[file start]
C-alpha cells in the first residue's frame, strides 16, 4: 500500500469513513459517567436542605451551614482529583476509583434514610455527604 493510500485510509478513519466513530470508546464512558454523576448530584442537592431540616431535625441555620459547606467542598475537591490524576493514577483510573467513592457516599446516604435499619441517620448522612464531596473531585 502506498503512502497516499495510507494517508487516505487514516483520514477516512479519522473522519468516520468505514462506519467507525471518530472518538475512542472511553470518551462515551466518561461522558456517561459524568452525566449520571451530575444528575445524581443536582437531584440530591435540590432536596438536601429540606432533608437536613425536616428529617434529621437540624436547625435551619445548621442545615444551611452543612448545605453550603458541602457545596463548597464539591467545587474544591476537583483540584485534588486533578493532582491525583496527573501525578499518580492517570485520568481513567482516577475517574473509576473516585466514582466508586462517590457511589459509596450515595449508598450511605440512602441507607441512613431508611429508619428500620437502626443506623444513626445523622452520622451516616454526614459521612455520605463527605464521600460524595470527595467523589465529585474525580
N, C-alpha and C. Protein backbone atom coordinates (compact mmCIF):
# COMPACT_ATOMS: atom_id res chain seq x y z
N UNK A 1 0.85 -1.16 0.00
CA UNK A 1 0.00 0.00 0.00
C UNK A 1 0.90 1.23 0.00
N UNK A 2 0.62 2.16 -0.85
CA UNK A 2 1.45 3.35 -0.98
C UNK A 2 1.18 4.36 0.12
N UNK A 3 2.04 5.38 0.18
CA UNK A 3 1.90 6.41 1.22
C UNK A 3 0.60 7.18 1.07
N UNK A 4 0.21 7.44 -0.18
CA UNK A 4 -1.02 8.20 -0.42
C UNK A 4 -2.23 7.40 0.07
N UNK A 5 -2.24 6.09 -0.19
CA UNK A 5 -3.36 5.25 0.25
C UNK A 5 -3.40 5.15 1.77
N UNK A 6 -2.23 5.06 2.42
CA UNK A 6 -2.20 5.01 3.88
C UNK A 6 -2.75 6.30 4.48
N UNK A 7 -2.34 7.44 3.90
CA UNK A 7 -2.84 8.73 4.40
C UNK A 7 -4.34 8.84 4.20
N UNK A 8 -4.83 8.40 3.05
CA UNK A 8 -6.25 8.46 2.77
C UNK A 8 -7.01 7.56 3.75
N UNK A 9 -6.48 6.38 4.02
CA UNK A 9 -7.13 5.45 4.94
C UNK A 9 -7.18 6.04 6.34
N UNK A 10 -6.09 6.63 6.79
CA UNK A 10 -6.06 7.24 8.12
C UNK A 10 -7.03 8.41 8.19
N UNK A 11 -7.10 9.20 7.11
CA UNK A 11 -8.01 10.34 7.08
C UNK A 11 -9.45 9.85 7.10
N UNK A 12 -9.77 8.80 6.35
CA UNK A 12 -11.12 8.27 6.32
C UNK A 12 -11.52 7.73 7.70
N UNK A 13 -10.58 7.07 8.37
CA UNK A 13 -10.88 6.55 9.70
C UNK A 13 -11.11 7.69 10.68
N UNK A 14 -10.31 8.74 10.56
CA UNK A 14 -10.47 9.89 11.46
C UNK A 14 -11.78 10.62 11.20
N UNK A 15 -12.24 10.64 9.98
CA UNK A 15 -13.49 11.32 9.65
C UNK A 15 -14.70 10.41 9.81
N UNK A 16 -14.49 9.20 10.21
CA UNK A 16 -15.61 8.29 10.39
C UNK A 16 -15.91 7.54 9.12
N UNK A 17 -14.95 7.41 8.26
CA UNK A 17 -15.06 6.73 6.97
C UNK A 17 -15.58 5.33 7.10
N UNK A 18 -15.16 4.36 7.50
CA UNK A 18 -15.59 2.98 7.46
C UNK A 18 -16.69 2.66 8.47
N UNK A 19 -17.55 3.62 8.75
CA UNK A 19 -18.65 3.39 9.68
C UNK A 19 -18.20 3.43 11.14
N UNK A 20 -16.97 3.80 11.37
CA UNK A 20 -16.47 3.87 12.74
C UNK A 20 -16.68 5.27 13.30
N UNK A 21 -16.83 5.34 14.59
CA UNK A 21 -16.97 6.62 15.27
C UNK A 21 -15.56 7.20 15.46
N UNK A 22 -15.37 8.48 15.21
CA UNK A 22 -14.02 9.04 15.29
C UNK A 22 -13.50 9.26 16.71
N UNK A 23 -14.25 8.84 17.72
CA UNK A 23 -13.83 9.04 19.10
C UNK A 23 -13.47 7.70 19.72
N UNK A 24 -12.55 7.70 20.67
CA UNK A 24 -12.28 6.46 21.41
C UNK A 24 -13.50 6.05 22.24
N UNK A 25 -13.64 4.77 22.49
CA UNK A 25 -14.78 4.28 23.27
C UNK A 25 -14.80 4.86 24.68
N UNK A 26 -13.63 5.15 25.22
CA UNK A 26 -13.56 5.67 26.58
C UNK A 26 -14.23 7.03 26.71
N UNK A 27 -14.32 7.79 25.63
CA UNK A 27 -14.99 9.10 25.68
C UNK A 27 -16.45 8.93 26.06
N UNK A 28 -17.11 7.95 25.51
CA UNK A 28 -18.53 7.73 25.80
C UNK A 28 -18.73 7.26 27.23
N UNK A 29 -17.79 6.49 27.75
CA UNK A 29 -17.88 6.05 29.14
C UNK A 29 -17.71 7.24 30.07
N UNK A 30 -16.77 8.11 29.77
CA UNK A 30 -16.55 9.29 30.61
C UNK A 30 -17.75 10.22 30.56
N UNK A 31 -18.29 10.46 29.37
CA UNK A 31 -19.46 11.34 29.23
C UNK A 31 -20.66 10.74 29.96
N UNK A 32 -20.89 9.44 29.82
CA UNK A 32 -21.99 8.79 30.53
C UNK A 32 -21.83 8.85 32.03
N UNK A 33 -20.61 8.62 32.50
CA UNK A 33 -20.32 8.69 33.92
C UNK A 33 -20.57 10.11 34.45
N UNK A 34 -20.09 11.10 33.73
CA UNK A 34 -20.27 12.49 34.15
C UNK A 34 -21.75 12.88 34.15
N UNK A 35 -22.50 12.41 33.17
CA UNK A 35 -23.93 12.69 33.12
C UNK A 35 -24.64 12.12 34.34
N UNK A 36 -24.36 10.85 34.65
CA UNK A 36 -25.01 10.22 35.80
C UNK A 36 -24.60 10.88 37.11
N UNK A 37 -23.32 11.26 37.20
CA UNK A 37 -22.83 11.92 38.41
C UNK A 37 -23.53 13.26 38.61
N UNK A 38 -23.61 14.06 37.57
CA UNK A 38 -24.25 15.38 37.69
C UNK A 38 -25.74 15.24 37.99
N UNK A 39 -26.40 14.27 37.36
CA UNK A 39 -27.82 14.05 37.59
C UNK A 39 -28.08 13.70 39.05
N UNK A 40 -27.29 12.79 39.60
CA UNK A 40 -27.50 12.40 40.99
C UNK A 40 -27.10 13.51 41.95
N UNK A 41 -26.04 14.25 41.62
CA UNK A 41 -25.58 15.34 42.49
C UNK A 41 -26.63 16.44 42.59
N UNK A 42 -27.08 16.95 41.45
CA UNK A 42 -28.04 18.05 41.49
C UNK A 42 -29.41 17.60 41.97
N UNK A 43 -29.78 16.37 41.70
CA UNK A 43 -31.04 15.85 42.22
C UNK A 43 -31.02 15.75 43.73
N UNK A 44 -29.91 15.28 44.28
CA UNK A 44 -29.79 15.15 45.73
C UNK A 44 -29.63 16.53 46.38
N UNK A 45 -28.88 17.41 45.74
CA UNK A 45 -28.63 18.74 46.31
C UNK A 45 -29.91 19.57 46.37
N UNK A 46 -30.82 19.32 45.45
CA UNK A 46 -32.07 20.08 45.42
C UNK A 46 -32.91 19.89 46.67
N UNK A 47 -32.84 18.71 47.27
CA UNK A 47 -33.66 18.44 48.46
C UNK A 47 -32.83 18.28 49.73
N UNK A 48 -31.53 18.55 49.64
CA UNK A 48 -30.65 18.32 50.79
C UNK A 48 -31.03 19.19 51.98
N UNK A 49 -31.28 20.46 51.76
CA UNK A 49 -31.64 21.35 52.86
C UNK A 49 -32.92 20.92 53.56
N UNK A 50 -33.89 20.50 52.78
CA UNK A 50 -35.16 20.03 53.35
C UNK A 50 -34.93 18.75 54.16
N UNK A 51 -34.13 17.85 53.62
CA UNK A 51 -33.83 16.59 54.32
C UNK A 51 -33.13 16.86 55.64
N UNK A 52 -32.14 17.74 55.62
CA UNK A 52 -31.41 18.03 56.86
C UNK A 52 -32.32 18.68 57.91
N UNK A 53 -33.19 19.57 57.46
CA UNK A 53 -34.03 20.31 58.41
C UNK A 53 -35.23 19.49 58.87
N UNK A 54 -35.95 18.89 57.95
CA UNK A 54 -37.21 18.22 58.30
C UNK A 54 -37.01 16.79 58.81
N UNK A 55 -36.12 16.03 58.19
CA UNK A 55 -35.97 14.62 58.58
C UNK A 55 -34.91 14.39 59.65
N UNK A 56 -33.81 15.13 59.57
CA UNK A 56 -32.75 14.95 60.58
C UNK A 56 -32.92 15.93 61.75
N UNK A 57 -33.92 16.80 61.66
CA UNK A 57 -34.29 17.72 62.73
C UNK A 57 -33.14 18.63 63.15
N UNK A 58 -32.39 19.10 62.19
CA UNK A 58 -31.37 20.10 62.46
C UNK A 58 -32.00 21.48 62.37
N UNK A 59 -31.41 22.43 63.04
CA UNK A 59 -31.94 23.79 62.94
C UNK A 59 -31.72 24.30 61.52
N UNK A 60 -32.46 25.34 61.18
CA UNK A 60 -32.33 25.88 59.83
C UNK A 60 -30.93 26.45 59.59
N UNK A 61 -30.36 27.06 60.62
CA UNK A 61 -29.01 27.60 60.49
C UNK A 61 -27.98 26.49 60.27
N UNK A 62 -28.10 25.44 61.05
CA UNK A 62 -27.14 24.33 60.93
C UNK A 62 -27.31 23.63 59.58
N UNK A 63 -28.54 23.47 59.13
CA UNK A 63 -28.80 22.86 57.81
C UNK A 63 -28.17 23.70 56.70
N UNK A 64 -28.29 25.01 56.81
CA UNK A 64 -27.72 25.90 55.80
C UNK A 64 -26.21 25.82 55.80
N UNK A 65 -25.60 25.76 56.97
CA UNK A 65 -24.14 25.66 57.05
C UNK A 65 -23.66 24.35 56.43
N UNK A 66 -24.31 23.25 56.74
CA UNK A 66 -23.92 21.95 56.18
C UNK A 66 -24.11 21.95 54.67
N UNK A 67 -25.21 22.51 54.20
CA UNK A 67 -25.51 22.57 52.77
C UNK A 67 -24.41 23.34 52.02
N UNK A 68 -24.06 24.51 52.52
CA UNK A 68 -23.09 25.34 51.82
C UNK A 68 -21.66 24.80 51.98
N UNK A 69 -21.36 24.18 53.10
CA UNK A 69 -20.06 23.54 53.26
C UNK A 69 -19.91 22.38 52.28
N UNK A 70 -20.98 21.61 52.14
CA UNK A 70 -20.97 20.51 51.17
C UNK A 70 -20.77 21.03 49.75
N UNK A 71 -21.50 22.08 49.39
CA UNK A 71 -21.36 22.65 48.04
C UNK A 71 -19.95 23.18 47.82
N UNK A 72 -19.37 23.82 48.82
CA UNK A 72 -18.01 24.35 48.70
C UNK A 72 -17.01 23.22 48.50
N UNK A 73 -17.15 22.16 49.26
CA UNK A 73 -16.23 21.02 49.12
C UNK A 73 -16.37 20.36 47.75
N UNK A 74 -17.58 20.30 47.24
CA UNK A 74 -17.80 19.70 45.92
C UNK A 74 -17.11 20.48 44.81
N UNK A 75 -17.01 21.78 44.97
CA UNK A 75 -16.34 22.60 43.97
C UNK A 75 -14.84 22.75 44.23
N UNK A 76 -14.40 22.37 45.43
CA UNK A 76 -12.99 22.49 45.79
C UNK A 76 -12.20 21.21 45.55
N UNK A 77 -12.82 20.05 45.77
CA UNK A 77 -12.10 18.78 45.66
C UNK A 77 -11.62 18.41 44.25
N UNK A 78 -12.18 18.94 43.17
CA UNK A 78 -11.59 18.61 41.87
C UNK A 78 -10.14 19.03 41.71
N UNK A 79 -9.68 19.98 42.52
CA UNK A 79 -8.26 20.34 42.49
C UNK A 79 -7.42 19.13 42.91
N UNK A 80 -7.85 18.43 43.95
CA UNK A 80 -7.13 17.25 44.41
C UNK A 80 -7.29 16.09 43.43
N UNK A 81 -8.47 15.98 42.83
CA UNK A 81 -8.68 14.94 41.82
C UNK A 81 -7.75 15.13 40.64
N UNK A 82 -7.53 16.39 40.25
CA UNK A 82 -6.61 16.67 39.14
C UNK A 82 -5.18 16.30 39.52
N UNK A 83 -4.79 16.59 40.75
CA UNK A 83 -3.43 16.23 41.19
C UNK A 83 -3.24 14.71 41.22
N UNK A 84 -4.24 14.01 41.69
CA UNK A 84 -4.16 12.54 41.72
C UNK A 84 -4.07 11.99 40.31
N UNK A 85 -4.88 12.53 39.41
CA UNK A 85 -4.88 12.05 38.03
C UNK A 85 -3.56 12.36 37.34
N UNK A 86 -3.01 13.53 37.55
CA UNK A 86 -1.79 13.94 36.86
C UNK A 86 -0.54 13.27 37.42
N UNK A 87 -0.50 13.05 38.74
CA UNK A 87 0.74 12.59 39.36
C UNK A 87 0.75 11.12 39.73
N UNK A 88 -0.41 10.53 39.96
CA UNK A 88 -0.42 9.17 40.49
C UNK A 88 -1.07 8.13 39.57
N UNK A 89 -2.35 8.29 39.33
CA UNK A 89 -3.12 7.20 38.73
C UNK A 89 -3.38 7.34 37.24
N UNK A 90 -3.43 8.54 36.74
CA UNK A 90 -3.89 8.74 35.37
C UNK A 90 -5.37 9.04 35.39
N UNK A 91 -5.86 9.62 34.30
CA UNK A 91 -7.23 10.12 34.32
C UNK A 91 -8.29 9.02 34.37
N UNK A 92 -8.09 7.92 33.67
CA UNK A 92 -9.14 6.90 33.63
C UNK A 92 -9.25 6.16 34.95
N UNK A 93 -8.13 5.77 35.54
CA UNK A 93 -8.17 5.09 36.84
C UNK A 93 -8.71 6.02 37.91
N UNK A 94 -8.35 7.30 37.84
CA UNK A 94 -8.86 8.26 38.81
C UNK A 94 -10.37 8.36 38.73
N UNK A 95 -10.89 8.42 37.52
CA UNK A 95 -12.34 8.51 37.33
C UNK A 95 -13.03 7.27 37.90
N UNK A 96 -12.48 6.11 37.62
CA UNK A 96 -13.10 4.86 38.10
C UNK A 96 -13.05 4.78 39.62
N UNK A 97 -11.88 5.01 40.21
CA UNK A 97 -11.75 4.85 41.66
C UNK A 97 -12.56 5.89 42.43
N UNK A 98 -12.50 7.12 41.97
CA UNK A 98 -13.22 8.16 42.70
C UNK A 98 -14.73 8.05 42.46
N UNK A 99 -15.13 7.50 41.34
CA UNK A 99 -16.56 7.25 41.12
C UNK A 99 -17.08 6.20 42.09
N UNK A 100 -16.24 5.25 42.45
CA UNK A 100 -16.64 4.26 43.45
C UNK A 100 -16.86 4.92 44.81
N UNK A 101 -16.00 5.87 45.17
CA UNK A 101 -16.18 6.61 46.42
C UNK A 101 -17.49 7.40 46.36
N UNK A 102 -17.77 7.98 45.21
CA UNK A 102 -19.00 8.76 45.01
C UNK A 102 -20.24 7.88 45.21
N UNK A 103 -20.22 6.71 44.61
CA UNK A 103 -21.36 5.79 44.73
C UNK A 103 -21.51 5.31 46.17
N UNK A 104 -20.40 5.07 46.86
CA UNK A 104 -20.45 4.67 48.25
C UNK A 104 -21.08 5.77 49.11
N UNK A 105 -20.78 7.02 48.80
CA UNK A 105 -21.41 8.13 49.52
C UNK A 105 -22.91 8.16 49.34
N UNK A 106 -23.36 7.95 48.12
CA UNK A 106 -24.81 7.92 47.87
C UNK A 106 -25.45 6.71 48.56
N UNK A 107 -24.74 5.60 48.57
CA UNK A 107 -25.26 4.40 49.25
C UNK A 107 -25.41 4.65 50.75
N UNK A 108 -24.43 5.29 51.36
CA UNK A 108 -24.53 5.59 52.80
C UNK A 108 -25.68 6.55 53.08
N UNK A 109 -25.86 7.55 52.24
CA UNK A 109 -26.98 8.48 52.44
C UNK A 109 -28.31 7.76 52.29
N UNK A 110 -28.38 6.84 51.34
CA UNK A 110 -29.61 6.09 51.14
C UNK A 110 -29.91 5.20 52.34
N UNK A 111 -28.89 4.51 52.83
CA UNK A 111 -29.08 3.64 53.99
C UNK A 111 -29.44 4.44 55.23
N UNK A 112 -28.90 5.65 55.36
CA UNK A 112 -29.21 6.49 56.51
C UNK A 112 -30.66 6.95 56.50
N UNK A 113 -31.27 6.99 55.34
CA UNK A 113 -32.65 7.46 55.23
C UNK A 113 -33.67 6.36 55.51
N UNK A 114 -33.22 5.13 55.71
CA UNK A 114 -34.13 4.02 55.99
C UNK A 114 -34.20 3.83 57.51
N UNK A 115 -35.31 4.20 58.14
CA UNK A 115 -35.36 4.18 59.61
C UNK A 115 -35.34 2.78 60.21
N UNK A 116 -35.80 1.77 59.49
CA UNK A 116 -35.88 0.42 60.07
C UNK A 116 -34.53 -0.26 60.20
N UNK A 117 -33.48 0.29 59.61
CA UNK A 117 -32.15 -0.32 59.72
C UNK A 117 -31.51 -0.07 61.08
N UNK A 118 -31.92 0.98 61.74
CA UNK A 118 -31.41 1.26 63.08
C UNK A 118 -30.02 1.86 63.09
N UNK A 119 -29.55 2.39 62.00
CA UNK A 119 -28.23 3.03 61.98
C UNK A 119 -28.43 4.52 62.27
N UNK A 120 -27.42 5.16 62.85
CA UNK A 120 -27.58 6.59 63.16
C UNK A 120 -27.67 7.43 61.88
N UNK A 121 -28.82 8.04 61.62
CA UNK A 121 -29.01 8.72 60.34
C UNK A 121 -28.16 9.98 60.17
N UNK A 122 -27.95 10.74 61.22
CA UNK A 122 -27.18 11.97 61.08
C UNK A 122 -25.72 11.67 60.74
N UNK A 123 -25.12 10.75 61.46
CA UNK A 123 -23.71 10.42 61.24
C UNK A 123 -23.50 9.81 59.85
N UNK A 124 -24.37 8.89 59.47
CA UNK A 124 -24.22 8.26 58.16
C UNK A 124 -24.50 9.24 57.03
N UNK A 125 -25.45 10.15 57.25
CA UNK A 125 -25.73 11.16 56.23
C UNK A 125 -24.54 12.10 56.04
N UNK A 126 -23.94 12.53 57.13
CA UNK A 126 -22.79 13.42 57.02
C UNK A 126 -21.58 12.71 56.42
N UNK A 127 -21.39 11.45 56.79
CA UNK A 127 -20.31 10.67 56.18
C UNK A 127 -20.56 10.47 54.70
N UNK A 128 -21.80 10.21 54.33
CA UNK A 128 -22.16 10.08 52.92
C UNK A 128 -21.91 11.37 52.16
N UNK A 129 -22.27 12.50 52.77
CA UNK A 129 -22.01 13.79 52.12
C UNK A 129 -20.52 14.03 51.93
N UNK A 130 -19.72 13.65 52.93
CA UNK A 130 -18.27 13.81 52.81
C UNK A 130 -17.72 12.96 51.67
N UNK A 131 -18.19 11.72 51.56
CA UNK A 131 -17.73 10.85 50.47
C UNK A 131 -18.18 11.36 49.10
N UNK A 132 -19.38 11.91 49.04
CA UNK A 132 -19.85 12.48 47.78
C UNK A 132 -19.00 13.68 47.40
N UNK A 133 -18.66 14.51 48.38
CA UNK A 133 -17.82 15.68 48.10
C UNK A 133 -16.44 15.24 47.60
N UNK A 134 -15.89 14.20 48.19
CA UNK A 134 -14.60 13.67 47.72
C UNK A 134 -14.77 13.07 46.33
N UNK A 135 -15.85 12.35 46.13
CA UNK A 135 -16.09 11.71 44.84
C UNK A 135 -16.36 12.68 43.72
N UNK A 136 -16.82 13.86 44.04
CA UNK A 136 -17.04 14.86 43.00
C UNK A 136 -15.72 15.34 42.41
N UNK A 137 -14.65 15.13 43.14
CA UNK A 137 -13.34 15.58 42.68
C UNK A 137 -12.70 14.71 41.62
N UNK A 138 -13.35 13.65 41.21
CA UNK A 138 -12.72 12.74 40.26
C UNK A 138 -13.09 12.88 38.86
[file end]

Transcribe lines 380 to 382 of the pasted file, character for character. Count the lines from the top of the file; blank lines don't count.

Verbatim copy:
CA UNK A 126 -22.79 13.42 57.02
C UNK A 126 -21.58 12.71 56.42
N UNK A 127 -21.39 11.45 56.79